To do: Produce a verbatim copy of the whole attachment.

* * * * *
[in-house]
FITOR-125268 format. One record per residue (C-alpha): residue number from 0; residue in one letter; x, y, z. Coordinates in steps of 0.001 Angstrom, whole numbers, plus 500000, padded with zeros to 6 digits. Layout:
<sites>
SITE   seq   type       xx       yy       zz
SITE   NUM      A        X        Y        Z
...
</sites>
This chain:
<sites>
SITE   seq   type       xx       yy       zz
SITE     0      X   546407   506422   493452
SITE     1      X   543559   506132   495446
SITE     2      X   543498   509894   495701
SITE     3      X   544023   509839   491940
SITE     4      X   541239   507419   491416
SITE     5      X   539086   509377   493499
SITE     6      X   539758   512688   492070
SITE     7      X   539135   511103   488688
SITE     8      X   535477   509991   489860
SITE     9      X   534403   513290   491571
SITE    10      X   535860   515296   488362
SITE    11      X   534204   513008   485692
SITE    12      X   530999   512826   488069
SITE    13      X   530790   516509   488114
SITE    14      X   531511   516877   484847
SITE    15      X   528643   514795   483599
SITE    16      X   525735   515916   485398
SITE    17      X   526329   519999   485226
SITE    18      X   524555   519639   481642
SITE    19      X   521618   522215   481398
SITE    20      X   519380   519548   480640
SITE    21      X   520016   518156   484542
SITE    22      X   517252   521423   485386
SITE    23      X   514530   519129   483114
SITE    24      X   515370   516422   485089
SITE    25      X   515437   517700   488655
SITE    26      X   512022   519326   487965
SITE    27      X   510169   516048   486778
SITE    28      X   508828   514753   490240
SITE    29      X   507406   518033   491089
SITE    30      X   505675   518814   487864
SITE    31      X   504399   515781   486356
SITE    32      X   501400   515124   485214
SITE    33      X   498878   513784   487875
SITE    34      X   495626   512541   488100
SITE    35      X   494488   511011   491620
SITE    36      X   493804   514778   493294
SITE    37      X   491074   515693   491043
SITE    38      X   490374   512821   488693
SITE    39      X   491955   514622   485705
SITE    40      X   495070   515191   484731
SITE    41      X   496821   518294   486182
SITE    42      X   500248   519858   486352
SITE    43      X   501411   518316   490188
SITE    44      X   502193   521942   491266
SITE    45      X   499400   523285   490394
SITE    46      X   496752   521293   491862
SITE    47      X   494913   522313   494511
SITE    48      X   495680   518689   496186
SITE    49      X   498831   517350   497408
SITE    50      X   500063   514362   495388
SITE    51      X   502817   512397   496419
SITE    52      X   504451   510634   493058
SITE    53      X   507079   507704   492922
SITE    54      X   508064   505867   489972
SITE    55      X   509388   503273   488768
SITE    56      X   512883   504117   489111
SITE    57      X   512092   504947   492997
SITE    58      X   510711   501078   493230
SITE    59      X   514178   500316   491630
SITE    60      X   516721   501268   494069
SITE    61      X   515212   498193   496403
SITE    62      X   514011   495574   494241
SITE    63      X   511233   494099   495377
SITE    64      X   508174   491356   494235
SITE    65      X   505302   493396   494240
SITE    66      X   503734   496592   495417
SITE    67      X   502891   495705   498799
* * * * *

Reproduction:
[in-house]
FITOR-125268 format. One record per residue (C-alpha): residue number from 0; residue in one letter; x, y, z. Coordinates in steps of 0.001 Angstrom, whole numbers, plus 500000, padded with zeros to 6 digits. Layout:
<sites>
SITE   seq   type       xx       yy       zz
SITE   NUM      A        X        Y        Z
...
</sites>
This chain:
<sites>
SITE   seq   type       xx       yy       zz
SITE     0      X   546407   506422   493452
SITE     1      X   543559   506132   495446
SITE     2      X   543498   509894   495701
SITE     3      X   544023   509839   491940
SITE     4      X   541239   507419   491416
SITE     5      X   539086   509377   493499
SITE     6      X   539758   512688   492070
SITE     7      X   539135   511103   488688
SITE     8      X   535477   509991   489860
SITE     9      X   534403   513290   491571
SITE    10      X   535860   515296   488362
SITE    11      X   534204   513008   485692
SITE    12      X   530999   512826   488069
SITE    13      X   530790   516509   488114
SITE    14      X   531511   516877   484847
SITE    15      X   528643   514795   483599
SITE    16      X   525735   515916   485398
SITE    17      X   526329   519999   485226
SITE    18      X   524555   519639   481642
SITE    19      X   521618   522215   481398
SITE    20      X   519380   519548   480640
SITE    21      X   520016   518156   484542
SITE    22      X   517252   521423   485386
SITE    23      X   514530   519129   483114
SITE    24      X   515370   516422   485089
SITE    25      X   515437   517700   488655
SITE    26      X   512022   519326   487965
SITE    27      X   510169   516048   486778
SITE    28      X   508828   514753   490240
SITE    29      X   507406   518033   491089
SITE    30      X   505675   518814   487864
SITE    31      X   504399   515781   486356
SITE    32      X   501400   515124   485214
SITE    33      X   498878   513784   487875
SITE    34      X   495626   512541   488100
SITE    35      X   494488   511011   491620
SITE    36      X   493804   514778   493294
SITE    37      X   491074   515693   491043
SITE    38      X   490374   512821   488693
SITE    39      X   491955   514622   485705
SITE    40      X   495070   515191   484731
SITE    41      X   496821   518294   486182
SITE    42      X   500248   519858   486352
SITE    43      X   501411   518316   490188
SITE    44      X   502193   521942   491266
SITE    45      X   499400   523285   490394
SITE    46      X   496752   521293   491862
SITE    47      X   494913   522313   494511
SITE    48      X   495680   518689   496186
SITE    49      X   498831   517350   497408
SITE    50      X   500063   514362   495388
SITE    51      X   502817   512397   496419
SITE    52      X   504451   510634   493058
SITE    53      X   507079   507704   492922
SITE    54      X   508064   505867   489972
SITE    55      X   509388   503273   488768
SITE    56      X   512883   504117   489111
SITE    57      X   512092   504947   492997
SITE    58      X   510711   501078   493230
SITE    59      X   514178   500316   491630
SITE    60      X   516721   501268   494069
SITE    61      X   515212   498193   496403
SITE    62      X   514011   495574   494241
SITE    63      X   511233   494099   495377
SITE    64      X   508174   491356   494235
SITE    65      X   505302   493396   494240
SITE    66      X   503734   496592   495417
SITE    67      X   502891   495705   498799